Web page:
-$2,500 emergency savings account (§127) – gives employers option to link an emergency

savings account to a defined contribution plan for non-highly compensated employees to

contribute up to $2,500 (only employees can contribute)

-Contributions treated as Roth elective deferrals for employer-matching purposes, but employer contributions would go to regular defined contribution plan



• 529 to Roth IRA Transfers (§126) – may roll up to $35k (lifetime limit per beneficiary) from 529 plan to Roth IRA (subject to certain requirements)

-Account must have been opened for at least 15 years

-Cannot transfer contributions/earnings from the past 5 years

-Annual transfer is subject to same Roth IRA contribution limits and earned income

requirement, BUT it is not subject to income limitations

-Note: There is a grey area regarding whether a change in beneficiary “resets” the 15-year clock;

this is pending further guidance


• Matching student loan payments (§110) – employers may offer the option to provide matching

contributions to retirement plans for student loan payments made (instead of employee elective

deferrals) to increase accessibility to retirement savings for those with student loan debt

-Note: Employers are not mandated to offer this and the law does not require proof of

payments from employees (although employers may institute their own rules regarding proof)


Effective Year: 2025

Retirement Accounts

• Higher catch-up limit to qualified plans for 60-63 year olds (§109) – increases catch-up contributions to the greater of $10,000 or 150% of regular catch-up amount (will be increased for inflation)

-Note: This will work in conjunction with high wage earner rule for Roth catch-up contributions

that goes into effect in 2024


• Expanded coverage for part-time workers (§125) – reduces requirement from 3 to 2 years (with at least 500 hours of service) for 401(k) eligibility (and ERISA 403(b) plans)


• Auto-enrollment for newly established 401(k) & 403(b) plans (§101) – requires initial auto-enrollment of at least 3% (employees may opt out), but not more than 10%, with a 1% auto-increase up to at least 10%

-Small businesses with fewer than 10 employees and other certain entities are exempt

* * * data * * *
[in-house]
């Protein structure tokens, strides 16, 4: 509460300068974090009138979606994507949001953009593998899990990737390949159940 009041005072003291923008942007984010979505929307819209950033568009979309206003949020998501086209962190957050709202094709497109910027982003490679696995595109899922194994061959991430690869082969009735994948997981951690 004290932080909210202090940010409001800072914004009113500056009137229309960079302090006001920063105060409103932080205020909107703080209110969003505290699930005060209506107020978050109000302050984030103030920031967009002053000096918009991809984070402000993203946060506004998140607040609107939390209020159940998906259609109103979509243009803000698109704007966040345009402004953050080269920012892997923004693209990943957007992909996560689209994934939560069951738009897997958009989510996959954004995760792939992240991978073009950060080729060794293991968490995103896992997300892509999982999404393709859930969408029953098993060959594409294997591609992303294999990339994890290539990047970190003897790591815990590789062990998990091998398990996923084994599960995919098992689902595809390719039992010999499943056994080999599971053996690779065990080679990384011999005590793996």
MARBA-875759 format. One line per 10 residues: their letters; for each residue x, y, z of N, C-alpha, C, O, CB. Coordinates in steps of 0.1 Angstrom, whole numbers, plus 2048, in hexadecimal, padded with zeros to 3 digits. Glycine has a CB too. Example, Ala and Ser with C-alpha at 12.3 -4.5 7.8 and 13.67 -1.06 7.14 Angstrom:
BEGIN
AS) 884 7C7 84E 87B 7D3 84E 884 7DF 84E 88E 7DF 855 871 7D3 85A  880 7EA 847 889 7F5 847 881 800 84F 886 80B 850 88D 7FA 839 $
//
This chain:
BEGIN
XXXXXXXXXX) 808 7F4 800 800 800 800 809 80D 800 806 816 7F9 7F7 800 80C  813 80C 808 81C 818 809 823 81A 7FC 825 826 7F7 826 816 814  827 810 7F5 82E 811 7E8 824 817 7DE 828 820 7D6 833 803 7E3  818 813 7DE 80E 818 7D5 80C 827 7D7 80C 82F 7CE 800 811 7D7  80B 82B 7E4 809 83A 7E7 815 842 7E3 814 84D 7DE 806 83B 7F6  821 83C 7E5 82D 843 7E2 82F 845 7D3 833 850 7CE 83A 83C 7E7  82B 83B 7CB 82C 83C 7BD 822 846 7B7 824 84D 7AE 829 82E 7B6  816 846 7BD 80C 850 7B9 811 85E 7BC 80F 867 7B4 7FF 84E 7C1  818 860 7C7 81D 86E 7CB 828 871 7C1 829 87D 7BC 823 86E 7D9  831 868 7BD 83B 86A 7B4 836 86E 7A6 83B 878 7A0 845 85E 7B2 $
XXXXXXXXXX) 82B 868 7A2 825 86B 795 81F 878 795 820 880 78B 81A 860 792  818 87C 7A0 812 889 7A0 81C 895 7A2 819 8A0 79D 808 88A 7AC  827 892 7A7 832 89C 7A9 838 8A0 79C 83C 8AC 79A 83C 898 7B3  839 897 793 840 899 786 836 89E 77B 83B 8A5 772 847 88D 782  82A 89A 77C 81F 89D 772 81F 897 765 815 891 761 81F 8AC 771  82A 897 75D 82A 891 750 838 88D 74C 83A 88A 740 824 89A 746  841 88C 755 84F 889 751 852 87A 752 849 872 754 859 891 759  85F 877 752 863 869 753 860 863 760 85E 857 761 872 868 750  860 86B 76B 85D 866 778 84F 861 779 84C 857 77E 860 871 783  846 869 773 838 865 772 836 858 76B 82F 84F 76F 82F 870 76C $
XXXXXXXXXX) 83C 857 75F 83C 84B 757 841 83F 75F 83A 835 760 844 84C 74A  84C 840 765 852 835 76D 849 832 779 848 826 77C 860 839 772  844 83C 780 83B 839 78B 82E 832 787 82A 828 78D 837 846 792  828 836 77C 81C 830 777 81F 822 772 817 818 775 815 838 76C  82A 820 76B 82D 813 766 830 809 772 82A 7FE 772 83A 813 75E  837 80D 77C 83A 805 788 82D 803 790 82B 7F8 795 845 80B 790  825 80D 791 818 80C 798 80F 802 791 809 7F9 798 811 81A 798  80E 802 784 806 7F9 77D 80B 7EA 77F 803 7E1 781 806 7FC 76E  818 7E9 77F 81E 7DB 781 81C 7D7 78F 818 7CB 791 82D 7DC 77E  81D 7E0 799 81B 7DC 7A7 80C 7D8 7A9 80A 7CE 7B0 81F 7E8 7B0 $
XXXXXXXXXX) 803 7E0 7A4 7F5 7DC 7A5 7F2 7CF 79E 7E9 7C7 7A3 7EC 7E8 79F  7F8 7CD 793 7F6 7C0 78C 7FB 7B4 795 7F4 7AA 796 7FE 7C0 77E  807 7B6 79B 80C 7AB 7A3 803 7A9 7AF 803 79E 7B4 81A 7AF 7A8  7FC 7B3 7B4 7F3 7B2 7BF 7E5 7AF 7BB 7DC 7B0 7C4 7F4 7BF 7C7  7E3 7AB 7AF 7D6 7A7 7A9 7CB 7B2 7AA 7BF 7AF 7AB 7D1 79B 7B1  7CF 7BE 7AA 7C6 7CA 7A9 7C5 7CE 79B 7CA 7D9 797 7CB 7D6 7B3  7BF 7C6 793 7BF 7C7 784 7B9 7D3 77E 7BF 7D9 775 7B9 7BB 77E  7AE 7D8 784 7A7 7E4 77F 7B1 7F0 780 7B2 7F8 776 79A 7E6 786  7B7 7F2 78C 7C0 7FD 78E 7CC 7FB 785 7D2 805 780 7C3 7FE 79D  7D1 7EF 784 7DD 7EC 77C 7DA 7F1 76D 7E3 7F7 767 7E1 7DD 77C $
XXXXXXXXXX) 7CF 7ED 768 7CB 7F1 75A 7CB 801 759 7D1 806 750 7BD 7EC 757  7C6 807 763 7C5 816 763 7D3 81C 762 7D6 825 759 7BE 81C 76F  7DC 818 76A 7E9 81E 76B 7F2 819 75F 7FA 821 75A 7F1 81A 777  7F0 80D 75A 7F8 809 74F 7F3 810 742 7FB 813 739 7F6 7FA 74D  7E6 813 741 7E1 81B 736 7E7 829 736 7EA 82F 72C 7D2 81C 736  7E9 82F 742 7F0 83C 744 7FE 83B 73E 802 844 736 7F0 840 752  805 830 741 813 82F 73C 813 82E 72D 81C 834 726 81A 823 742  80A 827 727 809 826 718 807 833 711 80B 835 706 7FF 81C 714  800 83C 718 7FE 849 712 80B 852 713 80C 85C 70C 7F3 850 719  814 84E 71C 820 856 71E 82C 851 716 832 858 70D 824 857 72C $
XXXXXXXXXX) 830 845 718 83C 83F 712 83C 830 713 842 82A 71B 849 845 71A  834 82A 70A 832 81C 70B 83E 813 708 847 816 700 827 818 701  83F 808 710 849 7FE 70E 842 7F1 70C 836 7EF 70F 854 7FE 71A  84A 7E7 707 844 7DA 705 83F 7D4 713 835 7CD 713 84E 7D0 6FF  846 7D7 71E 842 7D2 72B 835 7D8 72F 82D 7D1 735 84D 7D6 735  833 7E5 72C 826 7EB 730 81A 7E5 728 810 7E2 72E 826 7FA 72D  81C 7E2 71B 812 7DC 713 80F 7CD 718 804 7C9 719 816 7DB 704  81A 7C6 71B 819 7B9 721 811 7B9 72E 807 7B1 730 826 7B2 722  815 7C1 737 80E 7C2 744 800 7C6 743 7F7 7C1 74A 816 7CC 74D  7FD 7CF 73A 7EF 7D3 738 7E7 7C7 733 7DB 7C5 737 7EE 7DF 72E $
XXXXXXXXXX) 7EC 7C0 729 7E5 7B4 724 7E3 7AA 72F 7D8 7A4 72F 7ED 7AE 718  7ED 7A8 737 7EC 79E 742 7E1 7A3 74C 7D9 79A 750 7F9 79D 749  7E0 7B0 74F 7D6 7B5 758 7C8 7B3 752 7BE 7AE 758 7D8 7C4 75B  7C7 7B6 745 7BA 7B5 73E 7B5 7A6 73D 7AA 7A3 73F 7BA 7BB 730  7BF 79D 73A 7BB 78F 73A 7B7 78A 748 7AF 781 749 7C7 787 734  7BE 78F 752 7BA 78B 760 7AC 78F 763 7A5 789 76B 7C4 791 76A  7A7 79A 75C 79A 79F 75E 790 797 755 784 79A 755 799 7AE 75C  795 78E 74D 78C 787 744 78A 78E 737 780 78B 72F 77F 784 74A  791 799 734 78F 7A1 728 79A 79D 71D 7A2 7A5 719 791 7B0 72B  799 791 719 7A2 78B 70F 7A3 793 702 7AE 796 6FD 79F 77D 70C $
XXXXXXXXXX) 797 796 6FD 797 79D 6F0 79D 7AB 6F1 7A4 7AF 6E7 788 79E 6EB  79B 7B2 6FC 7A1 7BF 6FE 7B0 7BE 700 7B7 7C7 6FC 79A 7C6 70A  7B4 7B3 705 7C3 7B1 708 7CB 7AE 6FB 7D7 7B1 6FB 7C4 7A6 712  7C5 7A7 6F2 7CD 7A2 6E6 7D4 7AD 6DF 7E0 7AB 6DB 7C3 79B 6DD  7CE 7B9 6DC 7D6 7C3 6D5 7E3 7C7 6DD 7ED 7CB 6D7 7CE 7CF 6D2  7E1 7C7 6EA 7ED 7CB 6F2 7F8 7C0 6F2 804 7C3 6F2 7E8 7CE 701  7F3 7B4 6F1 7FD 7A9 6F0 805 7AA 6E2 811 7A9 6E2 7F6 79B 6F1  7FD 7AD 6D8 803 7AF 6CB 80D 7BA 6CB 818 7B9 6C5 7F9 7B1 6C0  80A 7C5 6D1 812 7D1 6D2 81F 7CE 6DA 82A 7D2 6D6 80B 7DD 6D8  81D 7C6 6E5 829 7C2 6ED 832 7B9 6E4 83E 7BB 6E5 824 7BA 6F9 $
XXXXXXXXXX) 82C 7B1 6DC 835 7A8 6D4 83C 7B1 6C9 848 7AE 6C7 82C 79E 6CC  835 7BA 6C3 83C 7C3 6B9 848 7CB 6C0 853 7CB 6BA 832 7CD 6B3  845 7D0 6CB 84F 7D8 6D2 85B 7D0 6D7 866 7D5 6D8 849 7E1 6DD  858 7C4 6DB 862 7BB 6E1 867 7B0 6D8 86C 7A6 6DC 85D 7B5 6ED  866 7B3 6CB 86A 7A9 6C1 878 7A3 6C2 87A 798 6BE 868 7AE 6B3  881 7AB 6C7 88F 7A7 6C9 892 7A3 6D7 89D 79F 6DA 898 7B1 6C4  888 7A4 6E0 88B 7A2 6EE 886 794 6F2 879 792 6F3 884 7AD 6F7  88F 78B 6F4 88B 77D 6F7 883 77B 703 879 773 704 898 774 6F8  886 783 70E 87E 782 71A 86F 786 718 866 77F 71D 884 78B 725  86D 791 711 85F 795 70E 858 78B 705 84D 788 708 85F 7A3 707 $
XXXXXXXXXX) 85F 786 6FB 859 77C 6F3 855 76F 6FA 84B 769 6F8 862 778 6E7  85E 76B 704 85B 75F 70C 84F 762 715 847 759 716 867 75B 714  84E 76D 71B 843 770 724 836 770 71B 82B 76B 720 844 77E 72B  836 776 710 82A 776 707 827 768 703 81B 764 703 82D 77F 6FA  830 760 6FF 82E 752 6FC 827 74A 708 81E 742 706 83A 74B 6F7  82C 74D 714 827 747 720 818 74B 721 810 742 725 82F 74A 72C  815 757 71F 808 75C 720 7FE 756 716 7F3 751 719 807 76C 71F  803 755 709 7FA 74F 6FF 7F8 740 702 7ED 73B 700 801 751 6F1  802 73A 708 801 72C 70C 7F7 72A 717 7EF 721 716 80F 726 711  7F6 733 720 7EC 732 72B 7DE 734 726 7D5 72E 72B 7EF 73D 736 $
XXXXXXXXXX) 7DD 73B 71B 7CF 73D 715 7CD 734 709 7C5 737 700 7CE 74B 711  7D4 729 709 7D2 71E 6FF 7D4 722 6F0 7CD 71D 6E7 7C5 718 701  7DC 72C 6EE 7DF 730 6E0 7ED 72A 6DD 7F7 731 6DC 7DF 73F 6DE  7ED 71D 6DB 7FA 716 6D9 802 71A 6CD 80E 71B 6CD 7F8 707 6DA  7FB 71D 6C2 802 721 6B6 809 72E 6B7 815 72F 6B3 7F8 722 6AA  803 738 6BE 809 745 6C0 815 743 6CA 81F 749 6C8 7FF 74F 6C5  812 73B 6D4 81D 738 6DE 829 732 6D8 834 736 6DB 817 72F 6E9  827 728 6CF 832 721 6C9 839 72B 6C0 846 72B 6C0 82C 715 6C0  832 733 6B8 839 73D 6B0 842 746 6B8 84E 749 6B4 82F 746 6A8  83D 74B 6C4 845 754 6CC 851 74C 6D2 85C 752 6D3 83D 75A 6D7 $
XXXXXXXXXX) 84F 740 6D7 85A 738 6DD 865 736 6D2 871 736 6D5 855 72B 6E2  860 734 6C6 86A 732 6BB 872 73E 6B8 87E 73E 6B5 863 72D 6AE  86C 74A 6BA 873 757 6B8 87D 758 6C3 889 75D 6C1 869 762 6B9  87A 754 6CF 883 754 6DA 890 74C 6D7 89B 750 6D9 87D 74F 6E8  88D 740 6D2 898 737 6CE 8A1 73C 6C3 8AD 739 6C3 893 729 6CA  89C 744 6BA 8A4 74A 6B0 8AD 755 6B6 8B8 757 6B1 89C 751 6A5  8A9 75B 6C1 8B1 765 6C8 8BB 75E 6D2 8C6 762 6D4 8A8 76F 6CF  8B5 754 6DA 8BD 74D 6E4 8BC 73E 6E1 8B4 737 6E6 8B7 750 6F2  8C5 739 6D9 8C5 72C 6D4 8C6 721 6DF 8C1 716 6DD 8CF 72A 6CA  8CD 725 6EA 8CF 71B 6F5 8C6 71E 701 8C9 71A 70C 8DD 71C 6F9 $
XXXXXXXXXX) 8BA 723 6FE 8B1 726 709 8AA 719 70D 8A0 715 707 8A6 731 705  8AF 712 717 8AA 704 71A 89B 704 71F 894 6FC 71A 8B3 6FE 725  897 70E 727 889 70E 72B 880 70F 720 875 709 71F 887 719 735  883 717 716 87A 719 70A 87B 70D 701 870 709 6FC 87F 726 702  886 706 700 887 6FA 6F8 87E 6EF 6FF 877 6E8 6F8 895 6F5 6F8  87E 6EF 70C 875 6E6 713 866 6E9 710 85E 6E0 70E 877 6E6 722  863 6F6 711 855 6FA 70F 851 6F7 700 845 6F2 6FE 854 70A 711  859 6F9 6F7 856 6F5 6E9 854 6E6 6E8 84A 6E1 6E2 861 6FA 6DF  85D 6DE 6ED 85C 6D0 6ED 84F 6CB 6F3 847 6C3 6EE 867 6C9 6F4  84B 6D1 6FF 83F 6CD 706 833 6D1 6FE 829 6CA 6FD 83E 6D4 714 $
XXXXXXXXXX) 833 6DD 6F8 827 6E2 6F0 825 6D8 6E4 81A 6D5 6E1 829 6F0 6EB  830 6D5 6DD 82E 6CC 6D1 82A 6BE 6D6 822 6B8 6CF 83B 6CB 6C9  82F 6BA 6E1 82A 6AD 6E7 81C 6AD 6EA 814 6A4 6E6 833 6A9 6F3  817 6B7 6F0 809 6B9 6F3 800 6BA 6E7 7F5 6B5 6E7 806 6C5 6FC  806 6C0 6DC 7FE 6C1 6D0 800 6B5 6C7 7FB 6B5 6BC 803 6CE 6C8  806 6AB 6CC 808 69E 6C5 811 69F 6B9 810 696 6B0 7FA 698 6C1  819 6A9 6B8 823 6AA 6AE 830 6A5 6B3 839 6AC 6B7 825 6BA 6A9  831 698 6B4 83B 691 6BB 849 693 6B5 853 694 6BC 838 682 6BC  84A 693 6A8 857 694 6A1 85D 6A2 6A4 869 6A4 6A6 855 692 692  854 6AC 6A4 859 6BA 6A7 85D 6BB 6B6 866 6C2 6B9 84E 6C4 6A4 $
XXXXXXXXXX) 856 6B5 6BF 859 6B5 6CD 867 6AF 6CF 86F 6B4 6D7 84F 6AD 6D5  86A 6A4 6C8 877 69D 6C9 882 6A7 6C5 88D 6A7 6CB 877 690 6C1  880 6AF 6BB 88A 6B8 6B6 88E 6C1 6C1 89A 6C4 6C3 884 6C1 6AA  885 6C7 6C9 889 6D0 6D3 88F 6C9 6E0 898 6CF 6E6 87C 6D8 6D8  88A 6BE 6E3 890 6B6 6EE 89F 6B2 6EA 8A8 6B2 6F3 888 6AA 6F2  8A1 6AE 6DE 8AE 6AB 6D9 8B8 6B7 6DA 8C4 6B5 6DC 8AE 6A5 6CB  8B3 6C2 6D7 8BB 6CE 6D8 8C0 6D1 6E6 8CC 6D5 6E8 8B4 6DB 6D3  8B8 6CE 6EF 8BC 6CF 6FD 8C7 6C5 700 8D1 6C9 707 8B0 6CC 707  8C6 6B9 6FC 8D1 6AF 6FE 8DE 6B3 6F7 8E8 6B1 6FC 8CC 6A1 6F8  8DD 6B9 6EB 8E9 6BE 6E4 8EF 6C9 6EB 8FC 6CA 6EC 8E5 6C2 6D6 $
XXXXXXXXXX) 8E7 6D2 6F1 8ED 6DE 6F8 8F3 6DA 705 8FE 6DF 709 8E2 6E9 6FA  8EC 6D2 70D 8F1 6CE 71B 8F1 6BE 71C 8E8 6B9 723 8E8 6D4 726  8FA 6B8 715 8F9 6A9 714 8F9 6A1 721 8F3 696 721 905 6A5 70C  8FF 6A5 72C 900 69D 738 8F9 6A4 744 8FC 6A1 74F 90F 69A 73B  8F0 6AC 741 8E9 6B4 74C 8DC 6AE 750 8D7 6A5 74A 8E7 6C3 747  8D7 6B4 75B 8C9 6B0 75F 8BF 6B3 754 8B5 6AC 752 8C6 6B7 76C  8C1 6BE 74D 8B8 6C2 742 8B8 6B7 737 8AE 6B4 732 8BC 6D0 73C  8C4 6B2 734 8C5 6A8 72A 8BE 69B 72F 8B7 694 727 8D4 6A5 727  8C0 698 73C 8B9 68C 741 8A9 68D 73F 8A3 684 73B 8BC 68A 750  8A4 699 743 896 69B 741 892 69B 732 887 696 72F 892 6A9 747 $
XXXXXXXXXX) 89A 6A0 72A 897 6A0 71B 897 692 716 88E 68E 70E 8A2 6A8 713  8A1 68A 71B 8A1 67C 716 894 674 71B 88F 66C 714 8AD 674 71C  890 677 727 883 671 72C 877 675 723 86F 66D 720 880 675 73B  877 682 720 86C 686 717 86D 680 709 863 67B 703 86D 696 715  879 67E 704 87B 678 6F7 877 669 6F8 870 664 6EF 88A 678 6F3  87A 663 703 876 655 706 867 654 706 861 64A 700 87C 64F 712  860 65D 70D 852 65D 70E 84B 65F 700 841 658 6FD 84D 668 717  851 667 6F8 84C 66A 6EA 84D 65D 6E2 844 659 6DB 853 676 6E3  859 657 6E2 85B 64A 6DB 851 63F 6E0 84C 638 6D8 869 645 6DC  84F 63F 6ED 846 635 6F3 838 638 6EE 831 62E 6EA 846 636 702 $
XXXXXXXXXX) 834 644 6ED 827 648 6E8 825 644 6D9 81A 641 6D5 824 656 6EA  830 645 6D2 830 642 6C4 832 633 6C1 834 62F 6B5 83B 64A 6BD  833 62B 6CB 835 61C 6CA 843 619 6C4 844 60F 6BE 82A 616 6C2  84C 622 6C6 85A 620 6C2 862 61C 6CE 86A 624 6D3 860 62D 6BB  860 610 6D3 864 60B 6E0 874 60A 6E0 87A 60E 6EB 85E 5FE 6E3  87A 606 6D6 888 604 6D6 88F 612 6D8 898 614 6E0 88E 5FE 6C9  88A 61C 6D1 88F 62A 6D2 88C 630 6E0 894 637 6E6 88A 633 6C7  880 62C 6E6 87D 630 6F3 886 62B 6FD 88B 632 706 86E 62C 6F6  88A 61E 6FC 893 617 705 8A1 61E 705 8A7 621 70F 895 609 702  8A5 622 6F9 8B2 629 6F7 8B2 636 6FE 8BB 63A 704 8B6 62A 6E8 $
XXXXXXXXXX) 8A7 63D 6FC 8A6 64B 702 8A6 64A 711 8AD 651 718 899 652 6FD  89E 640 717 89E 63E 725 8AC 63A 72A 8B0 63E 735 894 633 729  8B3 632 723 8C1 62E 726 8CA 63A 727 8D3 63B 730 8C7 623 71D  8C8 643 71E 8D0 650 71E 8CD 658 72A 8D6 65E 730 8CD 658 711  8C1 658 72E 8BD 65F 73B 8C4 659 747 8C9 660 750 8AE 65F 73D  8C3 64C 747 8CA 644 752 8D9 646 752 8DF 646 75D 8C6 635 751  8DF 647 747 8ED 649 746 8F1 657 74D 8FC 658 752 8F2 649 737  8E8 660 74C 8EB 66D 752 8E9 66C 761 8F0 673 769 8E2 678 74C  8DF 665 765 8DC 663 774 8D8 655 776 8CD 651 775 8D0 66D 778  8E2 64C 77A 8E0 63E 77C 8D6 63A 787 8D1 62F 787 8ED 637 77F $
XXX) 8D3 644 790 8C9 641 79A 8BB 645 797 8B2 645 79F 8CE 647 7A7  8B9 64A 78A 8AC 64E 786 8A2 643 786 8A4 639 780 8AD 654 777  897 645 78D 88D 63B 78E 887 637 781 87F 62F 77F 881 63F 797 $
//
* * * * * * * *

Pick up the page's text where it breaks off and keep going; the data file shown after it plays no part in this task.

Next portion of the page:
-Note: Applies to plans established after date of enactment (December 29, 2022), but does not

go into effect until plan years beginning in 2025


Effective After: 2025

Retirement Accounts

• Saver’s Match replaces Saver’s Credit (§103)

-Effective in 2027, for certain individuals (that meet income thresholds) who make retirement

plan contributions, the federal government will make a matching retirement plan contribution

(instead of tax credit) directly to the individual’s IRA or retirement plan for 50% (up to $2,000)


• Expanded ability for certain S-Corp owners to defer ESOP gain (§114)

-Effective in 2028, certain S-Corp owners may defer up to 10% of gain on the sale of stock to an

ESOP if the proceeds are reinvested in Qualified Replacement Property (QRP) (generally US

domestic investments). Currently, this provision (also known as a §1042 rollover) is only

available to C-Corps


Megan Wilsey CFP®, CPA

Financial Planner


Securities offered through LPL Financial, Member FINRA/SIPC. Investment advice offered through WCG Wealth Advisors, a registered investment advisor. WCG Wealth Advisors and The Wealth Consulting Group are separate entities from LPL Financial.


Megan Wilsey is solely an investment advisor representative of WCG Wealth Advisors and not affiliated with LPL Financial.


The opinions voiced in this material are for general information only and are not intended to provide specific advice or recommendations for any individual. WCG Wealth Advisors, The Wealth Consulting Group nor LPL Financial provide legal, tax or accounting advice. You should consult your own tax advisor.